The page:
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Scientists say immortality 20 years away


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#16    Junior Chubb

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Posted 18 July 2012 - 10:50 AM

I was really looking forward to this article, that was until I read it.

If I may...

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Ray Kurzweil, a world-renowned scientist and author

Ray Kurzweil an author.

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One of the changes he thinks are possible: Scientists may finally crack immortality.

One of the changes he thinks are possible.

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our bodies' stone-age software so we can halt, then reverse, aging," he writes in The Sun

he writes in The Sun.

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Kurzweil, whose fans include Bill Gates adn Bill Clinton, makes a number of other substantial claims

Lol, fans and substantial claims.

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Oh, virtual sex will also be commonplace in the not-so-distant future.

You can argue that cyber sex is virtual sex, thanks for pointing out something that is already common place, well done.

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Kurzweil concludes, "We can look forward to a world where humans become cyborgs

Is this really something to look forward to?

Ray Kurzweil may be thought if in high regards by many, but I was not impressed this time around (maybe I should read his books).

Sorry for the rant, I am now breathing calmly again. :tu:

View Postand then, on 17 July 2012 - 10:51 PM, said:

I saw a miniseries similar to this called TORCHWOOD Miracle Day.  It tells a story of a time when people are no longer able to die.  The overpopulation is instantly a problem among many others that would come with such a jump in population.  Not such a paradise.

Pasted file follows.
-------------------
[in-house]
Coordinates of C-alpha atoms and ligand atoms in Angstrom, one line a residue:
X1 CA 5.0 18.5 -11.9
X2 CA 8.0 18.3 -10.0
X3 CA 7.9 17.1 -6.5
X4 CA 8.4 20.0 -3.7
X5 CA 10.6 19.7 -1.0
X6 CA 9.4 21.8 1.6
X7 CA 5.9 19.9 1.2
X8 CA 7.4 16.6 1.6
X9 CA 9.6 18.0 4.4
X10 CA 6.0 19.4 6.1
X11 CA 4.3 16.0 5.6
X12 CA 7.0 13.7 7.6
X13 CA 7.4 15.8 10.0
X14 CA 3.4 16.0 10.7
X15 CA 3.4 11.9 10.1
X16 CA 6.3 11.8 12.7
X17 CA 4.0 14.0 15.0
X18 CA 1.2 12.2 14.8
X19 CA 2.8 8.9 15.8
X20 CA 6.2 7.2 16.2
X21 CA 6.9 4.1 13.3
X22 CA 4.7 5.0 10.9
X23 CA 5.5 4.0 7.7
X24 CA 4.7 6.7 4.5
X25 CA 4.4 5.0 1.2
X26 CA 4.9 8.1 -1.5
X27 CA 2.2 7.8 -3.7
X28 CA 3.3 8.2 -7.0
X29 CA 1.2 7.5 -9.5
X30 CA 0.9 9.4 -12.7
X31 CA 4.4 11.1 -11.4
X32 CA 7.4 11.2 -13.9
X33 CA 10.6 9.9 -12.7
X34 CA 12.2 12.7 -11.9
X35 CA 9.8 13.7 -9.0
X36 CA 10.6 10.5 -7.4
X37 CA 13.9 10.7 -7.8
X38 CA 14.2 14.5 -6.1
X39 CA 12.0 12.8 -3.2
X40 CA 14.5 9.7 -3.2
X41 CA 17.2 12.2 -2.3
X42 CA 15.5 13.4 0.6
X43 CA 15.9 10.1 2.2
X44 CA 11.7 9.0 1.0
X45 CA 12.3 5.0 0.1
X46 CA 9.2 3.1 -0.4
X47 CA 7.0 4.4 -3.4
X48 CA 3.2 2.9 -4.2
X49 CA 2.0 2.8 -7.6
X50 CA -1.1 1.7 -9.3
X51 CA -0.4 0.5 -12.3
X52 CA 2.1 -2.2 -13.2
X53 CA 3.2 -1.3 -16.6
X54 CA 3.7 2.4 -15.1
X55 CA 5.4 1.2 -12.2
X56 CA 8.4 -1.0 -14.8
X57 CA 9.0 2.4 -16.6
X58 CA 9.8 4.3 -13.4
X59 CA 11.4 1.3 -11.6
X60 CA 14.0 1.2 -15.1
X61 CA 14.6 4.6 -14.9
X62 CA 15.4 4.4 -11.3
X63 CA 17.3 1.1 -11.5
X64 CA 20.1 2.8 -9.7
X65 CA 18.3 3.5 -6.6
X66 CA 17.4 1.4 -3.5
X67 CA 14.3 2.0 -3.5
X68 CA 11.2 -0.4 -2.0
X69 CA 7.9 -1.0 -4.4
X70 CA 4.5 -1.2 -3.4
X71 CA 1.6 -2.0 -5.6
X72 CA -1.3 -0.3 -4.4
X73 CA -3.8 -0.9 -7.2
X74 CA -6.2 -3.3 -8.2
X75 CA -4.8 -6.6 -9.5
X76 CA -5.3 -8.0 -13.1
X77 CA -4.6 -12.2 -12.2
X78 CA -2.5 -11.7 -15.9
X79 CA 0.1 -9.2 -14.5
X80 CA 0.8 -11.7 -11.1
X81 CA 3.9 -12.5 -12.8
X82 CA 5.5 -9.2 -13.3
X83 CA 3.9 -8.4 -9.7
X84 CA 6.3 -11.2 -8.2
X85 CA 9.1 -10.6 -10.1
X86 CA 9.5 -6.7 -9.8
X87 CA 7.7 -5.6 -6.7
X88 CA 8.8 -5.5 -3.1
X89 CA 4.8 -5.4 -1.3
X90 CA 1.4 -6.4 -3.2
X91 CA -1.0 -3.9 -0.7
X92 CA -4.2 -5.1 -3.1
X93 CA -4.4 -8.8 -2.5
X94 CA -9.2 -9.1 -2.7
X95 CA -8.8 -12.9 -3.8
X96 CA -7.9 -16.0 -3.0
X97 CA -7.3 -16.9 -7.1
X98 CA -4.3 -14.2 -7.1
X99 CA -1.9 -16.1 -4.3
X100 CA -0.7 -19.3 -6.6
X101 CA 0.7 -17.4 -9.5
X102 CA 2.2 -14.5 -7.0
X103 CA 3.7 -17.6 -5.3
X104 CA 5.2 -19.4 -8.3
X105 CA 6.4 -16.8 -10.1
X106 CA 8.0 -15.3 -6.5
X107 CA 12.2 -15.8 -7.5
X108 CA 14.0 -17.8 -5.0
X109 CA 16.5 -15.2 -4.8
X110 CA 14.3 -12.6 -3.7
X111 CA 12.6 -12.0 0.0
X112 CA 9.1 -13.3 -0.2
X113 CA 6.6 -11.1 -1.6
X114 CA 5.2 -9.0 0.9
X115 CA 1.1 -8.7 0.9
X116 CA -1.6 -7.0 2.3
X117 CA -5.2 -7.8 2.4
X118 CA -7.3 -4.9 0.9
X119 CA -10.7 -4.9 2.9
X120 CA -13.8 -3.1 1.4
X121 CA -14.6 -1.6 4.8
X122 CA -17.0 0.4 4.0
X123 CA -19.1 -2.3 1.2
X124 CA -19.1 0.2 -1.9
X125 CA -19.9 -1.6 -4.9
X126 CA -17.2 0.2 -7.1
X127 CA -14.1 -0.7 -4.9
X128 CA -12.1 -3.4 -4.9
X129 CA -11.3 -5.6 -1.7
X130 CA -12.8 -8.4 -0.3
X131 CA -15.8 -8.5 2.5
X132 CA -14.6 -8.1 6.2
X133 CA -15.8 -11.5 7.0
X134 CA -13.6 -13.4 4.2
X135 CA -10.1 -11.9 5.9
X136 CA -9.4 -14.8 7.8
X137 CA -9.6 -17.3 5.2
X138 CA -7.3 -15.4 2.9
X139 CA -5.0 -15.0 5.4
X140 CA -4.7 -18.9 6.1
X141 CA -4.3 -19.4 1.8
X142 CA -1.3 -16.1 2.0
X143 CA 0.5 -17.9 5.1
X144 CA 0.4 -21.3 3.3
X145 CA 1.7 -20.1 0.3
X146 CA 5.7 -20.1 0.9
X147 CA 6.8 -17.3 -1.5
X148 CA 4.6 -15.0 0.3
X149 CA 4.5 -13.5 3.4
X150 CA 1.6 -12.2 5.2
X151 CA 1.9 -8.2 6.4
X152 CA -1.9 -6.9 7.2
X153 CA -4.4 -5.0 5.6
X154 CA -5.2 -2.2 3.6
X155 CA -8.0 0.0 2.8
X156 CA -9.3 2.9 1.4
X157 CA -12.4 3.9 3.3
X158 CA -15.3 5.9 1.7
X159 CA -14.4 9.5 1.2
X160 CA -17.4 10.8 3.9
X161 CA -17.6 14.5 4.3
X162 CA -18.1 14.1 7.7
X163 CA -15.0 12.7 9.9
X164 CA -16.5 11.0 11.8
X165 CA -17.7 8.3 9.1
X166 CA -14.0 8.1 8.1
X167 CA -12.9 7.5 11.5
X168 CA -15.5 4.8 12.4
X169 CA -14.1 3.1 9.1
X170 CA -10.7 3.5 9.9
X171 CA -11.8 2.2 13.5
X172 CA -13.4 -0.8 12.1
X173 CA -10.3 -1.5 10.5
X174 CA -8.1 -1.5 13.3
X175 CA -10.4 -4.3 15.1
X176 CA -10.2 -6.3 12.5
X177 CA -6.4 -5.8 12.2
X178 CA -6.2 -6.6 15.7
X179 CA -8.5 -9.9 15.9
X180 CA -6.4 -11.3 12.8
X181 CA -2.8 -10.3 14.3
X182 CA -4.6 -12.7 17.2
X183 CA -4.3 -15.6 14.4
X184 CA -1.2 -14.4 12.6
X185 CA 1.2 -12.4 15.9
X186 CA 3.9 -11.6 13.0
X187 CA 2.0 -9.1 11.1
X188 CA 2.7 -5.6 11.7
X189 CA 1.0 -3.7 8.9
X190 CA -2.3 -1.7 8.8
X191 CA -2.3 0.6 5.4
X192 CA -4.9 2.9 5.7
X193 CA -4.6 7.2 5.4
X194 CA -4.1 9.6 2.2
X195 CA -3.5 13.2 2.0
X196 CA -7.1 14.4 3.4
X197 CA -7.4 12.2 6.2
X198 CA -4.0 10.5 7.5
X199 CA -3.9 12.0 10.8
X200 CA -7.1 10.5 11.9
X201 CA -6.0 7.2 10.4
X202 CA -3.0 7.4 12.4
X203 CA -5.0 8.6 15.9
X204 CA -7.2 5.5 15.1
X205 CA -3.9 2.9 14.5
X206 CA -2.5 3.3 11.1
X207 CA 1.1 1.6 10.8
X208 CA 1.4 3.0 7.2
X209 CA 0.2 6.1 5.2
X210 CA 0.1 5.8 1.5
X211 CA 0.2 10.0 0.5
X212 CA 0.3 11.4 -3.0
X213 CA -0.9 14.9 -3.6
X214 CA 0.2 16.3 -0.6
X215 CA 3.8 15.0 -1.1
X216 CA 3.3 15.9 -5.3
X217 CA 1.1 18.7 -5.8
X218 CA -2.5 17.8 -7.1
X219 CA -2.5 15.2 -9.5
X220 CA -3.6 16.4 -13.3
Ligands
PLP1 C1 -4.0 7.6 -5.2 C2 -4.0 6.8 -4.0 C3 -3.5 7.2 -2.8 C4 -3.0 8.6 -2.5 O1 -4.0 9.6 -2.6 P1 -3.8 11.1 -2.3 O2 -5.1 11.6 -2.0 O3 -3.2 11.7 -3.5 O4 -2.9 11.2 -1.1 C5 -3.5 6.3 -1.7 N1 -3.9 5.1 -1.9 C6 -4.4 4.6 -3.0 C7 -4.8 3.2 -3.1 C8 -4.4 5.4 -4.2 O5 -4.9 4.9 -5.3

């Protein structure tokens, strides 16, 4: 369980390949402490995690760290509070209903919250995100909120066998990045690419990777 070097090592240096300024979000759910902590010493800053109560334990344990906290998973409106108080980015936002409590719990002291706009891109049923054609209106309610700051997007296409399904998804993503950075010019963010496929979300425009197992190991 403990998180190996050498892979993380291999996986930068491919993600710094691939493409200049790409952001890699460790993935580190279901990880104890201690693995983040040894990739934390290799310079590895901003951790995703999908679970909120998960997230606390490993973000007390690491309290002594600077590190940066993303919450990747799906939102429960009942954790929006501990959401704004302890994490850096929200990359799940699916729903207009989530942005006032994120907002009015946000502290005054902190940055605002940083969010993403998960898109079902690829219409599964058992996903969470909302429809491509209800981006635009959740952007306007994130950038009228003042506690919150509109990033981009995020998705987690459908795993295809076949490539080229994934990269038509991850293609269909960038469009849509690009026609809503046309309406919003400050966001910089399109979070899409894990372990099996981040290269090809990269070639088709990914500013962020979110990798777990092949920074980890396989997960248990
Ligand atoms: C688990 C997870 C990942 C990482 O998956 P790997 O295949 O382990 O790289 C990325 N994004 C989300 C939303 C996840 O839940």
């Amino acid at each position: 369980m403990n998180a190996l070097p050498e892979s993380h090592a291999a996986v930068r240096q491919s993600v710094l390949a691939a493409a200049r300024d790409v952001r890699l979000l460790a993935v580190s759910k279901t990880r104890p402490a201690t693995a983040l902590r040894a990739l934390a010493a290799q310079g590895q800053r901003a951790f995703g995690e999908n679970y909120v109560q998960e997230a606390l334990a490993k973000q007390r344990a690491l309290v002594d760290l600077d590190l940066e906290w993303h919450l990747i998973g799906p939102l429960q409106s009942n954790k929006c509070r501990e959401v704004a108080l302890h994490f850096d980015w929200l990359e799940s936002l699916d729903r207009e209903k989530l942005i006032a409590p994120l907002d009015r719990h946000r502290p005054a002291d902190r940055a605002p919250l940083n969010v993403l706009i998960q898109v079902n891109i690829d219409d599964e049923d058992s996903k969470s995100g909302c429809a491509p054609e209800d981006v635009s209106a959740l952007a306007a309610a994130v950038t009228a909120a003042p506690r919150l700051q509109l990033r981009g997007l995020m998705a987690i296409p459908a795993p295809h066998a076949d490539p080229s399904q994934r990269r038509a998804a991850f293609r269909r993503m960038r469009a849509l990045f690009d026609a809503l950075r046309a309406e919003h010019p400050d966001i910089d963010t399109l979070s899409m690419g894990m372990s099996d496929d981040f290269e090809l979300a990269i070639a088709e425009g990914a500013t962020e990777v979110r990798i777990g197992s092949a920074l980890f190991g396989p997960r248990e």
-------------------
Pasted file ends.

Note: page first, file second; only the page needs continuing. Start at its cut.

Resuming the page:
I definitely agree a world of immortals would not be a paradise, but I think it would be an exclusive for the extremely rich and connected. Once them and their families are sorted restrictions of use would be enforced to keep it exclusive and not available for the masses of the world population.

Edited by Junior Chubb, 18 July 2012 - 10:57 AM.

I've flown from one side of this galaxy to the other. I've seen a lot of strange stuff, but I've never seen anything to show me where the hell Helen of Annoy has been for the past couple of months.

#17    Paracelse

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Posted 18 July 2012 - 10:50 AM

View PostThe Id3al Experience, on 18 July 2012 - 01:14 AM, said:

Well to bad for most of the world, as this treatment I would assume comes with a very BIG price.

And well at least the rich will live forever

View PostHilander, on 18 July 2012 - 02:41 AM, said:

You can bet only the rich will be able to afford this.

Was gonna say that!!! On another note, methink Social Security's not gonna like it, not gonna like it!!! Imagine working 'til 67 (retirement age) and get paid for 5 or 600 years???? WOW  :whistle: :whistle: :whistle:

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#18    Coffey

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Posted 18 July 2012 - 11:08 AM

People are forgetting some things when talking about population.

Firstly key scientists etc will be given it, so they should hopefully be able to get further. Hopefully space travel etc will be researched faster and new technologies etc.

Secondly, you really think e ery average joe will get this?! You will have to pay ALOT for this. It will be the rich and elite that get it. So they can run the world forever...

Edited by Coffey, 18 July 2012 - 11:08 AM.

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#19    Junior Chubb

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Posted 18 July 2012 - 11:21 AM

View PostCoffey, on 18 July 2012 - 11:08 AM, said:

It will be the rich and elite that get it. So they can run the world forever...

And once they got it there will be no rush, so they can walk the world forever...

I've flown from one side of this galaxy to the other. I've seen a lot of strange stuff, but I've never seen anything to show me where the hell Helen of Annoy has been for the past couple of months.

#20    Habitat

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Posted 18 July 2012 - 12:02 PM

Isn't Kurzweil the chap predicting the technological "singularity" where computers become more intelligent than humans and take over the world ? So who/what is going to be running the show the rampant computers or the immortal geriatrics ? My money would be on neither of the above.